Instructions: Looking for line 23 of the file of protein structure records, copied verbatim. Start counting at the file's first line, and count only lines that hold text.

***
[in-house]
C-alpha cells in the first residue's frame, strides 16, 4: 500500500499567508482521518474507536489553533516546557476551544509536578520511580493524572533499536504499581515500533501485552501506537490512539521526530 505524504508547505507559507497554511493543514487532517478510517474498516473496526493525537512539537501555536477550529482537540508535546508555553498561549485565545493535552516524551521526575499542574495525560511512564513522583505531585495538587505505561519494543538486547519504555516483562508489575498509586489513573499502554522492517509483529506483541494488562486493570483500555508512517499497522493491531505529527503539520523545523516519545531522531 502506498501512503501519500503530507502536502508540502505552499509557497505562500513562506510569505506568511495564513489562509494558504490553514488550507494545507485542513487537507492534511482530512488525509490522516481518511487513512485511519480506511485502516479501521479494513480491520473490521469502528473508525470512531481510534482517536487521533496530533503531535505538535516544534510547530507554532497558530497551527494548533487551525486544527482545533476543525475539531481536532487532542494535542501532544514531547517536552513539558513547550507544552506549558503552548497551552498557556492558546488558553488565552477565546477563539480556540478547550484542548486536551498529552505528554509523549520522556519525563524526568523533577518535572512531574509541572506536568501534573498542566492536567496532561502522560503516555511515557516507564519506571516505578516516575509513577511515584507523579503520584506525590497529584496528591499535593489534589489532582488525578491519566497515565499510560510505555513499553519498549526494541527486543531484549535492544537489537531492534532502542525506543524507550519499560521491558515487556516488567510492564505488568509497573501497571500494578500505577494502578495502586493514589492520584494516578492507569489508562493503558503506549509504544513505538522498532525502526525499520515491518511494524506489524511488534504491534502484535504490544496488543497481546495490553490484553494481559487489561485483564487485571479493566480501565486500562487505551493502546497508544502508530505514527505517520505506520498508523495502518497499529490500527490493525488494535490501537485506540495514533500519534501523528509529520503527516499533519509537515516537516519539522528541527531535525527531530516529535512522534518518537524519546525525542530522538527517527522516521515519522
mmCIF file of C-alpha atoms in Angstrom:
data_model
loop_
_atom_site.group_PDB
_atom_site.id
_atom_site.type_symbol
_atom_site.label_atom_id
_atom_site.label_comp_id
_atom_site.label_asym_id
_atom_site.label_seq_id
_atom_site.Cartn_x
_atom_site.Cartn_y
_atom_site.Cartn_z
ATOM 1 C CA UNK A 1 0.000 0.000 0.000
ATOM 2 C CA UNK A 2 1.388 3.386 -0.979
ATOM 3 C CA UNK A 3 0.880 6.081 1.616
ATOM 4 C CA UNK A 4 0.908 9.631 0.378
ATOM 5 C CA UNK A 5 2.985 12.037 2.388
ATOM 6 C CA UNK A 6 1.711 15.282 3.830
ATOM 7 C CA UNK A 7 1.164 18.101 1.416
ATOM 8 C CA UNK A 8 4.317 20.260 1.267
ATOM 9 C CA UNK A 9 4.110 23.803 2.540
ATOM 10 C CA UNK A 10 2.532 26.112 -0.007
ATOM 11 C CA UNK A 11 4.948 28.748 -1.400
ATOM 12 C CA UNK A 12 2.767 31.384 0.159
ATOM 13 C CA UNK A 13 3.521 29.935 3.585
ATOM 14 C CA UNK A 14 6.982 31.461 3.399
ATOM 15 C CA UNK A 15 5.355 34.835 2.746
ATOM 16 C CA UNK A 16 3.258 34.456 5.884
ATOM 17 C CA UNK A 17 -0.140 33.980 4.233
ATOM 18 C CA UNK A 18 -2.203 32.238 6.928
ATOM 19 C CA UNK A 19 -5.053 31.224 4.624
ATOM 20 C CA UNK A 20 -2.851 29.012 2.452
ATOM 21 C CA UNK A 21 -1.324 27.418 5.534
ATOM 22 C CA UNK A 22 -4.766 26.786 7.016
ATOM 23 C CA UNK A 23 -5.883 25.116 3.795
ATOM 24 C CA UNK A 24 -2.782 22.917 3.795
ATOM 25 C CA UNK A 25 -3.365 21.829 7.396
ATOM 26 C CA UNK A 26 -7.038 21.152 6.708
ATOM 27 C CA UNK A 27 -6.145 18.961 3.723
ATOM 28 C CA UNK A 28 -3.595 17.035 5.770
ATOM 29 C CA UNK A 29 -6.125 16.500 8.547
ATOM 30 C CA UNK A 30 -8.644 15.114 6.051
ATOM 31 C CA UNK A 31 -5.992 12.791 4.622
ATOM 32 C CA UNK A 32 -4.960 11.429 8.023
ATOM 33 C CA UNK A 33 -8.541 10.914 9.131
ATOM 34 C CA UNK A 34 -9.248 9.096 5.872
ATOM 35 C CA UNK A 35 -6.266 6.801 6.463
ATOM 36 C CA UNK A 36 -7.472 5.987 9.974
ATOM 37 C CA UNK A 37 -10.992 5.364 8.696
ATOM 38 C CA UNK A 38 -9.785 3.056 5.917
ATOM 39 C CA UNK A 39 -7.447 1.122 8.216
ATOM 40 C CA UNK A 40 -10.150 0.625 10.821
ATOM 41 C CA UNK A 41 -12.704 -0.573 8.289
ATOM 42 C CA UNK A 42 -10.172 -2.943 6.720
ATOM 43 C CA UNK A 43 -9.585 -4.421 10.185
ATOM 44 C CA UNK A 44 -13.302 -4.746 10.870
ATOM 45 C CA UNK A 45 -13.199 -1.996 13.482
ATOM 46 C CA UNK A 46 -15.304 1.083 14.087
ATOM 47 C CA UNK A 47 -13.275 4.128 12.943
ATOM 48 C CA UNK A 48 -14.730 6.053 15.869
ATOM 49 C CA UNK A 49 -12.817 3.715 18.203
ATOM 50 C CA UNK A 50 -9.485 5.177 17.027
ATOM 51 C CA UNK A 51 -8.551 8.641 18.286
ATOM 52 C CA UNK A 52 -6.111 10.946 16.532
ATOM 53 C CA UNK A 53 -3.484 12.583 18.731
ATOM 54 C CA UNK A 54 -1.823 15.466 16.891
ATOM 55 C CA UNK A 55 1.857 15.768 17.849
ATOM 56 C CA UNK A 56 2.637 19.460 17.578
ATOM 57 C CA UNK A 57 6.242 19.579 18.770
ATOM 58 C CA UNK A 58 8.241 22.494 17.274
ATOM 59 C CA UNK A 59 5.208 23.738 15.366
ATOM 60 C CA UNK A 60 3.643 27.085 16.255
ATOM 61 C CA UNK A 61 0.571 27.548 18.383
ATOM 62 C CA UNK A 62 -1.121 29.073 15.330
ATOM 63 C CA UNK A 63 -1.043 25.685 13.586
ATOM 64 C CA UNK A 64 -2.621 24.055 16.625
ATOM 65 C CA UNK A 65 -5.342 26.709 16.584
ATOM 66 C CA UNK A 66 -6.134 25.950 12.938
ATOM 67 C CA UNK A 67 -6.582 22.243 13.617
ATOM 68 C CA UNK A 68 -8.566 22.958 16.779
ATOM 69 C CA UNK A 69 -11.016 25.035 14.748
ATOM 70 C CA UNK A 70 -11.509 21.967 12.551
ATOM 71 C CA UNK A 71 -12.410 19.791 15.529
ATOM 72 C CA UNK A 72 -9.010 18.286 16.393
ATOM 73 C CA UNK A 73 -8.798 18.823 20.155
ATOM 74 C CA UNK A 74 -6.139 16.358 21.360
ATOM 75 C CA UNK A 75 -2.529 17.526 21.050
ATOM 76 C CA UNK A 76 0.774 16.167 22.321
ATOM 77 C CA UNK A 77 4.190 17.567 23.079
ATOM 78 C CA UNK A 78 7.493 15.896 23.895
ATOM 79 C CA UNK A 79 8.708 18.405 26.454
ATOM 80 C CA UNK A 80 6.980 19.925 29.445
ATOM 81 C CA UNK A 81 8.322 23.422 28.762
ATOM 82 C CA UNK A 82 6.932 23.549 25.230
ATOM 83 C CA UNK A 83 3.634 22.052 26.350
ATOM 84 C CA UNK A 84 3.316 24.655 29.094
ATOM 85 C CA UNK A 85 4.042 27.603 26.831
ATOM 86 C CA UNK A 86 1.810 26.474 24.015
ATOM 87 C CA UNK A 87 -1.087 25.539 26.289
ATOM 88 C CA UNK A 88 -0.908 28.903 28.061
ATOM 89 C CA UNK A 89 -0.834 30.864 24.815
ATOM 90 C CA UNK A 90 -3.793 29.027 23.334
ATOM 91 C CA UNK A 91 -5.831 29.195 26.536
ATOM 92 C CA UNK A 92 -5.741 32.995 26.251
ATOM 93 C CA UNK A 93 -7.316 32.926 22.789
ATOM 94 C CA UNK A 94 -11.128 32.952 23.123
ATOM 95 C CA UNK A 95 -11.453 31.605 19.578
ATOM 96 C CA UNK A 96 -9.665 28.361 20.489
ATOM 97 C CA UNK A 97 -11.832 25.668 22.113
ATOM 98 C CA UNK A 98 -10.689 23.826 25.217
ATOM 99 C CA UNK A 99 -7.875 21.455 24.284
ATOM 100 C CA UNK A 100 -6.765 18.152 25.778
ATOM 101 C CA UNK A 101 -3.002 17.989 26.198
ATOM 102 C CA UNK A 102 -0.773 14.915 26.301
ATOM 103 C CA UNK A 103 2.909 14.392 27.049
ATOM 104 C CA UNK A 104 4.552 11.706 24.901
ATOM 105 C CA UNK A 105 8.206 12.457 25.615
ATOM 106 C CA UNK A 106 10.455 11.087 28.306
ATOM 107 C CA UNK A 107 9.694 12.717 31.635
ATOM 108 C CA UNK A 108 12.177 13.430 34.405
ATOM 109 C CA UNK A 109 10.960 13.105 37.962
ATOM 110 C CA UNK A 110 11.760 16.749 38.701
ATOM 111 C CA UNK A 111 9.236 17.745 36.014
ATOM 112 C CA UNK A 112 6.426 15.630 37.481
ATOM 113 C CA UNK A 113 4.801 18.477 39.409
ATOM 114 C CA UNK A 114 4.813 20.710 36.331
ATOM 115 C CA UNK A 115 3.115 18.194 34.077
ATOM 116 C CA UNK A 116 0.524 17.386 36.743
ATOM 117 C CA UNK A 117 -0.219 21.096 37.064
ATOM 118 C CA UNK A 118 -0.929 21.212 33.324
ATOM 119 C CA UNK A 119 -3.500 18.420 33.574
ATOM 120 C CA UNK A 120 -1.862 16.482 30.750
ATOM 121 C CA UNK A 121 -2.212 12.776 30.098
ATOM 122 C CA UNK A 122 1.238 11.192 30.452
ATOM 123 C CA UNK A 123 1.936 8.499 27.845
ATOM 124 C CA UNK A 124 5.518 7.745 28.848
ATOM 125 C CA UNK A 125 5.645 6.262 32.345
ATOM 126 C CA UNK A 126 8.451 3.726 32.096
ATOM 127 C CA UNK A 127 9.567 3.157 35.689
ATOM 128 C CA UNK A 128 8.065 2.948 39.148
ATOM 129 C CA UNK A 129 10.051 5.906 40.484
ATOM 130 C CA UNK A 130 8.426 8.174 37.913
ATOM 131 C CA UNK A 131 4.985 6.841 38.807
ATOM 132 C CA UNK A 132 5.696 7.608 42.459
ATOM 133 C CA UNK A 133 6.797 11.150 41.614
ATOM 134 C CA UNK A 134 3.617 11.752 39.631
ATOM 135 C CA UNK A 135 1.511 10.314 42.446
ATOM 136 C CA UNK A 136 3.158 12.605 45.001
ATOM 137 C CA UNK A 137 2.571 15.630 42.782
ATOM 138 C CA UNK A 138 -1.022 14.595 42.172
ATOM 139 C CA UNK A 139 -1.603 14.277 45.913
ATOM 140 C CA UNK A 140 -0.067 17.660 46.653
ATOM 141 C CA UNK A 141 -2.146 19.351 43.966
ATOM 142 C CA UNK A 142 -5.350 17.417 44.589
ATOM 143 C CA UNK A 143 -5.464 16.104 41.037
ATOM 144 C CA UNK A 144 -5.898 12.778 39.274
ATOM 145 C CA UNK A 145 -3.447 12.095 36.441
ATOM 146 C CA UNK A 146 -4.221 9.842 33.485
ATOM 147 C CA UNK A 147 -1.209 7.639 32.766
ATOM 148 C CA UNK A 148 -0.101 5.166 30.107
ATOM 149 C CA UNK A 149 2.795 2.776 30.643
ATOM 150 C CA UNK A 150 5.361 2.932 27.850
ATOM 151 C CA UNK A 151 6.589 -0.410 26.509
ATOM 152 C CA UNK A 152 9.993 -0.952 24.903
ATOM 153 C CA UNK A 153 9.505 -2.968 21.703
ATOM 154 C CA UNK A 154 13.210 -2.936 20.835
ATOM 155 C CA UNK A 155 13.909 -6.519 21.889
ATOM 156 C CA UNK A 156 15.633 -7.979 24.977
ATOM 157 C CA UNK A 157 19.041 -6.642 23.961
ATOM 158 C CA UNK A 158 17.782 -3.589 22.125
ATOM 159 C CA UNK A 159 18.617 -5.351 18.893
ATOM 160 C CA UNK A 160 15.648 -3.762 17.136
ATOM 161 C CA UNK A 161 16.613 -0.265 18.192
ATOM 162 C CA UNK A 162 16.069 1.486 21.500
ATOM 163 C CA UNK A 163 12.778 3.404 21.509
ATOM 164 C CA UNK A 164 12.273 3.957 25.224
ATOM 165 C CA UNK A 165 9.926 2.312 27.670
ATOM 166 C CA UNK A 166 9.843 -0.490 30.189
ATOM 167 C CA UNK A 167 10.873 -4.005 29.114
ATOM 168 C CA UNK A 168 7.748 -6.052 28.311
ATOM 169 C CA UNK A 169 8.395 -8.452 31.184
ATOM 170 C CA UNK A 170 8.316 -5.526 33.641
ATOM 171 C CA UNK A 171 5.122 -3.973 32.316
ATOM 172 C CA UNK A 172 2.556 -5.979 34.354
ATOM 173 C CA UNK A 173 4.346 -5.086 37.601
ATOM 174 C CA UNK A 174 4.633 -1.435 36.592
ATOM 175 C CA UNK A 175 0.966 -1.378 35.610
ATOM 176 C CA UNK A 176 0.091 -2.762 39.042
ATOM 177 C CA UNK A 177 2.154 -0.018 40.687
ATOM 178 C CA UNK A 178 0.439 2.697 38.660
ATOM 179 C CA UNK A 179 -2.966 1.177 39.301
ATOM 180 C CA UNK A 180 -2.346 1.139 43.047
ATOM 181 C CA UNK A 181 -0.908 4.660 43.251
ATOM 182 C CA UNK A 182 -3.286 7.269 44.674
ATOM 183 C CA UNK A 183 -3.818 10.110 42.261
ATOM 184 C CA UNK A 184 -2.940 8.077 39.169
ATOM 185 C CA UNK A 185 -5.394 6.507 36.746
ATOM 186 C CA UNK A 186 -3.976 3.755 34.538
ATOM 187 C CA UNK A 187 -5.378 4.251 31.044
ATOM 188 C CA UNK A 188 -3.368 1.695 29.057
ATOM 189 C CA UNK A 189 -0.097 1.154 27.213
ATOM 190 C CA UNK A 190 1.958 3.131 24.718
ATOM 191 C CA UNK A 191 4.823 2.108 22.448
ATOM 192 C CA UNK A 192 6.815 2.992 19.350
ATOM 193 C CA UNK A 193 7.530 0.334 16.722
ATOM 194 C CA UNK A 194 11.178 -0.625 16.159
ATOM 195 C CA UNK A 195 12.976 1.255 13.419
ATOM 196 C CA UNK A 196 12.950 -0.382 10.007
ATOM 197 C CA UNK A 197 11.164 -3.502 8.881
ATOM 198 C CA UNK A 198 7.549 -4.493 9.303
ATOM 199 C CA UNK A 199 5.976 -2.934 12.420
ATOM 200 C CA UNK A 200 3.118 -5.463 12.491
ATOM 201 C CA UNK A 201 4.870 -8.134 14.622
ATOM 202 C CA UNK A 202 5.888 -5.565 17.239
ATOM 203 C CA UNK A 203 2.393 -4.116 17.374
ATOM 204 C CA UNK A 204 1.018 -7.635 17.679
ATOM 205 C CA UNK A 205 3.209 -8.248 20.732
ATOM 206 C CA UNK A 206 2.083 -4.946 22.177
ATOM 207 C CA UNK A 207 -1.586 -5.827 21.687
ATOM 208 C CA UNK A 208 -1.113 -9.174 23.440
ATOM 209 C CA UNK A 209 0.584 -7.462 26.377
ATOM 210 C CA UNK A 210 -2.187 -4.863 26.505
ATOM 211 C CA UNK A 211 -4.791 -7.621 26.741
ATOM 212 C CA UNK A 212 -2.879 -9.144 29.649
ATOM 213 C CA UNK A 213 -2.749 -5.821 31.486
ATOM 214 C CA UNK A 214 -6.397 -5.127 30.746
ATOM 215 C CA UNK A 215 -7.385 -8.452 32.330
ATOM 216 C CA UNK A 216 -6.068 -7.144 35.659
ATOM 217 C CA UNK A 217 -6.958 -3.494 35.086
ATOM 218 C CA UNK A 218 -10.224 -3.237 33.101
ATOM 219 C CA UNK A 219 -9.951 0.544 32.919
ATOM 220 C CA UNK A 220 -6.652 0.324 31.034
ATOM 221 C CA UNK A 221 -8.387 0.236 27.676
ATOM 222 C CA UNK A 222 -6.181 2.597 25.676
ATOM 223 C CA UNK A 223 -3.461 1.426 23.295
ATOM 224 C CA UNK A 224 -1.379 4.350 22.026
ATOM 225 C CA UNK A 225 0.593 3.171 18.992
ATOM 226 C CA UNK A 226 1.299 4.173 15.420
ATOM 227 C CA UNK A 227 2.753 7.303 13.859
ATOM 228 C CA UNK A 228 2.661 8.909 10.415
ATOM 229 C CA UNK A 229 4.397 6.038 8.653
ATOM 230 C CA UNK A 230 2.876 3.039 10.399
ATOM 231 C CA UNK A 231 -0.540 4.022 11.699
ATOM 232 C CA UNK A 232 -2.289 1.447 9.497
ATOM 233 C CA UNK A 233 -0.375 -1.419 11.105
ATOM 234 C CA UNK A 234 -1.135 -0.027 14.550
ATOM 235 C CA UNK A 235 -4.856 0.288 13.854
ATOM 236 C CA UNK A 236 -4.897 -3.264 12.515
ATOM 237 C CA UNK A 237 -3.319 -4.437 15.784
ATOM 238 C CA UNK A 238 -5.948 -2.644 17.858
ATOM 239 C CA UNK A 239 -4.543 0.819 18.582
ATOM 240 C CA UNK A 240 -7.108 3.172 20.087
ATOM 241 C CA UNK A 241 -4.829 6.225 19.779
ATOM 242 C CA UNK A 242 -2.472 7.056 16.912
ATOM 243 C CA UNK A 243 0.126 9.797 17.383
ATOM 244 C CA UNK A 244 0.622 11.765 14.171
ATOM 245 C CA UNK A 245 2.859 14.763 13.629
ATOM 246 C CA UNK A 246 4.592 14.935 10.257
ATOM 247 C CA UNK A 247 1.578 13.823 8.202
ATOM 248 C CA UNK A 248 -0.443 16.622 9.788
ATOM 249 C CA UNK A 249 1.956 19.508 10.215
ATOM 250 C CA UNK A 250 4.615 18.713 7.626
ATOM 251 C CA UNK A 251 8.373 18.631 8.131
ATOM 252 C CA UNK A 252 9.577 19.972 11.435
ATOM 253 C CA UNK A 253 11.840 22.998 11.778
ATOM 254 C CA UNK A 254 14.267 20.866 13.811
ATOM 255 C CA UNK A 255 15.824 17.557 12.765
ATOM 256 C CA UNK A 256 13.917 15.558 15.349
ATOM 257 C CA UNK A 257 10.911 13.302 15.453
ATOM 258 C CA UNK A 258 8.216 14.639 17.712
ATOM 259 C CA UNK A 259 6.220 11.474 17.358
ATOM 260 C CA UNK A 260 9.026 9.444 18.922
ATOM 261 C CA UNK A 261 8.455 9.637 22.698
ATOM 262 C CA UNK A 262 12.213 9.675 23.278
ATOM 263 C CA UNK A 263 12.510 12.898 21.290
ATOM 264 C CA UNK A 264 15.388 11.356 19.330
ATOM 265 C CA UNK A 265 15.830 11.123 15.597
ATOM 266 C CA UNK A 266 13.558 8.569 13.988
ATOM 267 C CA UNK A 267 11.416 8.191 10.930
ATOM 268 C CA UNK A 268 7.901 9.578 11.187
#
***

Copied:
ATOM 8 C CA UNK A 8 4.317 20.260 1.267